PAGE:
logfile = "cam-log.csv"

np.set_printoptions(precision=2)
with io.open(logfile, 'a') as f:
    f.write("# cam log v0.1 Nov.28 2013 JPB\n")
    f.write("# Start: " +  str(datetime.datetime.now()) + "\n")
    f.flush()

    daytime = datetime.datetime.now().strftime("%y%m%d-%H_%M_%S.%f")
    daytime = daytime[:-3]  # remove last three digits (xxx microseconds)
    print ("# Start at %s" % str(datetime.datetime.now()))

    stream = io.BytesIO()
    with picamera.PiCamera() as camera:
        camera.resolution = (width, height)
        camera.start_preview()
        time.sleep(2)
        start = time.time()
        # I'd like to use raw_format='RGB' here, but unfortunately that's not
        # currently possible with video-port based captures (the splitter being
        # used to permit simultaneous video and image capture from the
        # video-port doesn't work when the camera's video port is in RGB mode).
        #
        # So, we'll just have to stick to YUV. However, I'm betting that the Y
        # bits alone are probably good enough for motion detection, so instead
        # of bothering with RGB decoding, we'll just grab the first n bytes of
        # the stream (the Y-plane) and discard the rest.
        while True:
            camera.capture(stream, format='raw', use_video_port=True)
            stream.seek(0)
            image = np.fromstring(stream.getvalue(), count=fwidth * fheight, dtype=np.uint8)
            # Now reshape the array into a 2D image, and lop off the unused
            # portions (which resulted from the camera's rounding of the res).
            # There's no longer any need to "decode" the image with OpenCV as
            # an OpenCV image is just a numpy array anyway
            image = image.reshape((fheight, fwidth))[:height, :width].astype(np.float32)
            frames += 1
            if (frames % fupdate) == 0:
                print("%s,  %03d max = %5.3f, avg = %5.3f" % (str(datetime.datetime.now()), frames, max, avgmax))
            if first_frame:
                first_frame = False
                # No need to extract green channel anymore as we've only got a
                # grayscale image anyway. Just use the whole image
                avgcol = image
                avgdiff = avgcol / 20.0 # obviously a coarse estimate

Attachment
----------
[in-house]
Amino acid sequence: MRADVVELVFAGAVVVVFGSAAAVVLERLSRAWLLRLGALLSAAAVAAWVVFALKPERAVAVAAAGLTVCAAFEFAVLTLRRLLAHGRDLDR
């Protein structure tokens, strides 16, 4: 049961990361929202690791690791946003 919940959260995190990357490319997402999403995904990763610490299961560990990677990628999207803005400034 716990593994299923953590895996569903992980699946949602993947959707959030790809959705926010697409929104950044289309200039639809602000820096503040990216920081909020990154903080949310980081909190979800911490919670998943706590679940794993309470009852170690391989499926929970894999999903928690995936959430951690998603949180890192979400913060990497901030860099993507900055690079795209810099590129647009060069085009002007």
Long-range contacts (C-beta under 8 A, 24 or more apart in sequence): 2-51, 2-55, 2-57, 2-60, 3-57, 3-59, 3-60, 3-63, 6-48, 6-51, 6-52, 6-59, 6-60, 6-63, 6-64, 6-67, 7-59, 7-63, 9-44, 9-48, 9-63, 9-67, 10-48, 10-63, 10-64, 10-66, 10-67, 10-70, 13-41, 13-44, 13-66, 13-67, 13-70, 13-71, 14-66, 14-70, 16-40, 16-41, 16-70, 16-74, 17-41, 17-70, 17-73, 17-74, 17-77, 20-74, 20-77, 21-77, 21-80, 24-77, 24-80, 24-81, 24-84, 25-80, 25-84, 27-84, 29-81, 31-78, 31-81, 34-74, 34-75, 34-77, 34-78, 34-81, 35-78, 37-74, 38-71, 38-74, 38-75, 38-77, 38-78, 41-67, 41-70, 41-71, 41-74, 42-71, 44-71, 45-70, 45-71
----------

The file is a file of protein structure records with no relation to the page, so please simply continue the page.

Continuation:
else:
                avgcol = (avgcol * (1.0 - frac)) + (image * frac)
                # Calculate the matrix of difference-from-average pixel values
                # (diff), and the long-term average difference (avgdiff)
                diff = image - avgcol
                diff = abs(diff)
                avgdiff = ((1 - frac) * avgdiff) + (frac * diff)
                # Calculate the adaptive amplitude-of-change threshold (athresh)
                a_thresh = tfactor * avgmax
                condition = diff > a_thresh
                changedPixels = np.extract(condition, diff)
                countPixels = changedPixels.size
                # Find the biggest single-pixel change
                max = np.amax(diff)
                avgmax = ((1 - frac) * avgmax) + (max * frac)
                # A notable change of enough pixels implies motion!
                if countPixels > pc_thresh:
                    now = time.time()
                    interval = now - start
                    start = now
                    daytime = datetime.datetime.now().strftime("%y%m%d-%H_%M_%S.%f")
                    daytime = daytime[:-3]  # remove last three digits (xxx microseconds)
                    daytime = daytime + "_" + str(countPixels)
                    tstr = ("%s,  %04.1f, %6.3f, %03d\n" % (daytime, max, interval, countPixels))
                    print (tstr, end='')
                    f.write(tstr)
                    f.flush()
                    # Don't write images more quickly than picHoldoff interval
                    if interval > picHoldoff:
                        imgName = daytime + ".jpg"
                        cv2.imwrite(imgName, image)  # save as an image
Hope this helps!


Cheers,

Dave.
Author of / contributor to a few pi related things (picamera, Sense HAT emulator, gpio-zero, piwheels, etc.), and currently a software engineer at Canonical responsible for Ubuntu Server and Core on the Raspberry Pi.

Alan Johnstone
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Joined: Tue Jan 08, 2013 4:35 pm

Re: Pure Python camera interface

Tue Dec 17, 2013 3:44 pm

If I understand what you are doing correctly you are producing an average of a number of pictures then looking at the difference of that average compared to a new image. You then look for differences. If there was no movement you expect a black screen but what you get shows the sky as lighter. You think this is due to Fixed Pattern Noise. If it was because of fixed pattern noise ie some pixels are regularly lighter than their surrounding pixels then I think you would loose that on subtrtaction.

Alan

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jbeale
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Re: Pure Python camera interface

Tue Dec 17, 2013 4:57 pm

Alan Johnstone wrote:If I understand what you are doing correctly you are producing an average of a number of pictures then looking at the difference of that average compared to a new image. You then look for differences. If there was no movement you expect a black screen but what you get shows the sky as lighter. You think this is due to Fixed Pattern Noise. If it was because of fixed pattern noise ie some pixels are regularly lighter than their surrounding pixels then I think you would loose that on subtrtaction.